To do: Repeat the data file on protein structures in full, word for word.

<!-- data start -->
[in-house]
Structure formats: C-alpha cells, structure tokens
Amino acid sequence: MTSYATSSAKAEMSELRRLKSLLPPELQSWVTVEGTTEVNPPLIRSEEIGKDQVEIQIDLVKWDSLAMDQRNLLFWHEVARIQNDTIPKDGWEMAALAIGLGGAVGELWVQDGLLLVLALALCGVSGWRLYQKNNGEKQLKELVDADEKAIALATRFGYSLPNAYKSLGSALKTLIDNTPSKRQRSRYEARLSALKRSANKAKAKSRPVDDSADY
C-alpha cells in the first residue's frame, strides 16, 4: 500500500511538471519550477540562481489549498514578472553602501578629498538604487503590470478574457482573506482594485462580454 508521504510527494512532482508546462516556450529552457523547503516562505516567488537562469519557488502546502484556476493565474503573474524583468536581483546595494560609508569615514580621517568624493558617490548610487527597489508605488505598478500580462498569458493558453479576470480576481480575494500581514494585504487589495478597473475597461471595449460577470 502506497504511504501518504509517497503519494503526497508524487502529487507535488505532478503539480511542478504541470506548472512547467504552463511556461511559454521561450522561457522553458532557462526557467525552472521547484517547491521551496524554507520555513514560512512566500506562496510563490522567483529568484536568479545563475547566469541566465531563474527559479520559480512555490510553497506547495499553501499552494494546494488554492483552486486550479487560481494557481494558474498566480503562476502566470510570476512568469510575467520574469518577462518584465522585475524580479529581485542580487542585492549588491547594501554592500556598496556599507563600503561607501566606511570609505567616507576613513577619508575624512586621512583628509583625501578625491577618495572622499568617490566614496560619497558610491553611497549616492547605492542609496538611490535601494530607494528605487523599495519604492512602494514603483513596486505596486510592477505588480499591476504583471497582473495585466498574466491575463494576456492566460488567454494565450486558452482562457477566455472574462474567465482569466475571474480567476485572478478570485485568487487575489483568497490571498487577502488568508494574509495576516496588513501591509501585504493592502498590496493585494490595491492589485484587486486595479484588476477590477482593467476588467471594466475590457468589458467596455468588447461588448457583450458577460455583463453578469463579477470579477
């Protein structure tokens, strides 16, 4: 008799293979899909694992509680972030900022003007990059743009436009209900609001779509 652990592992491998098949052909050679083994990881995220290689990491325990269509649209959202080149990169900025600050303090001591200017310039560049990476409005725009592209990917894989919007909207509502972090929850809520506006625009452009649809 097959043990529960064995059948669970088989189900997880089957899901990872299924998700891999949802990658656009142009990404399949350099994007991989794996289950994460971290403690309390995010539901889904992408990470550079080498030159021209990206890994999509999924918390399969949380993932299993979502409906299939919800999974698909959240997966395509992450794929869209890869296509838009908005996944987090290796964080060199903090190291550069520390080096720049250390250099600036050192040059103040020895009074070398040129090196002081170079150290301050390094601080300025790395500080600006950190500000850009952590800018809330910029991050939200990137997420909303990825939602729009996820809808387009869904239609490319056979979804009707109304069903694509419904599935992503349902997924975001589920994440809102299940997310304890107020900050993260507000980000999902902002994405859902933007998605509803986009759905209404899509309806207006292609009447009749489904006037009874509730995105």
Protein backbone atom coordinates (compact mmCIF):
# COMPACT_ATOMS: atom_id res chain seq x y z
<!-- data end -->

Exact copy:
[in-house]
Structure formats: C-alpha cells, structure tokens
Amino acid sequence: MTSYATSSAKAEMSELRRLKSLLPPELQSWVTVEGTTEVNPPLIRSEEIGKDQVEIQIDLVKWDSLAMDQRNLLFWHEVARIQNDTIPKDGWEMAALAIGLGGAVGELWVQDGLLLVLALALCGVSGWRLYQKNNGEKQLKELVDADEKAIALATRFGYSLPNAYKSLGSALKTLIDNTPSKRQRSRYEARLSALKRSANKAKAKSRPVDDSADY
C-alpha cells in the first residue's frame, strides 16, 4: 500500500511538471519550477540562481489549498514578472553602501578629498538604487503590470478574457482573506482594485462580454 508521504510527494512532482508546462516556450529552457523547503516562505516567488537562469519557488502546502484556476493565474503573474524583468536581483546595494560609508569615514580621517568624493558617490548610487527597489508605488505598478500580462498569458493558453479576470480576481480575494500581514494585504487589495478597473475597461471595449460577470 502506497504511504501518504509517497503519494503526497508524487502529487507535488505532478503539480511542478504541470506548472512547467504552463511556461511559454521561450522561457522553458532557462526557467525552472521547484517547491521551496524554507520555513514560512512566500506562496510563490522567483529568484536568479545563475547566469541566465531563474527559479520559480512555490510553497506547495499553501499552494494546494488554492483552486486550479487560481494557481494558474498566480503562476502566470510570476512568469510575467520574469518577462518584465522585475524580479529581485542580487542585492549588491547594501554592500556598496556599507563600503561607501566606511570609505567616507576613513577619508575624512586621512583628509583625501578625491577618495572622499568617490566614496560619497558610491553611497549616492547605492542609496538611490535601494530607494528605487523599495519604492512602494514603483513596486505596486510592477505588480499591476504583471497582473495585466498574466491575463494576456492566460488567454494565450486558452482562457477566455472574462474567465482569466475571474480567476485572478478570485485568487487575489483568497490571498487577502488568508494574509495576516496588513501591509501585504493592502498590496493585494490595491492589485484587486486595479484588476477590477482593467476588467471594466475590457468589458467596455468588447461588448457583450458577460455583463453578469463579477470579477
């Protein structure tokens, strides 16, 4: 008799293979899909694992509680972030900022003007990059743009436009209900609001779509 652990592992491998098949052909050679083994990881995220290689990491325990269509649209959202080149990169900025600050303090001591200017310039560049990476409005725009592209990917894989919007909207509502972090929850809520506006625009452009649809 097959043990529960064995059948669970088989189900997880089957899901990872299924998700891999949802990658656009142009990404399949350099994007991989794996289950994460971290403690309390995010539901889904992408990470550079080498030159021209990206890994999509999924918390399969949380993932299993979502409906299939919800999974698909959240997966395509992450794929869209890869296509838009908005996944987090290796964080060199903090190291550069520390080096720049250390250099600036050192040059103040020895009074070398040129090196002081170079150290301050390094601080300025790395500080600006950190500000850009952590800018809330910029991050939200990137997420909303990825939602729009996820809808387009869904239609490319056979979804009707109304069903694509419904599935992503349902997924975001589920994440809102299940997310304890107020900050993260507000980000999902902002994405859902933007998605509803986009759905209404899509309806207006292609009447009749489904006037009874509730995105």
Protein backbone atom coordinates (compact mmCIF):
# COMPACT_ATOMS: atom_id res chain seq x y z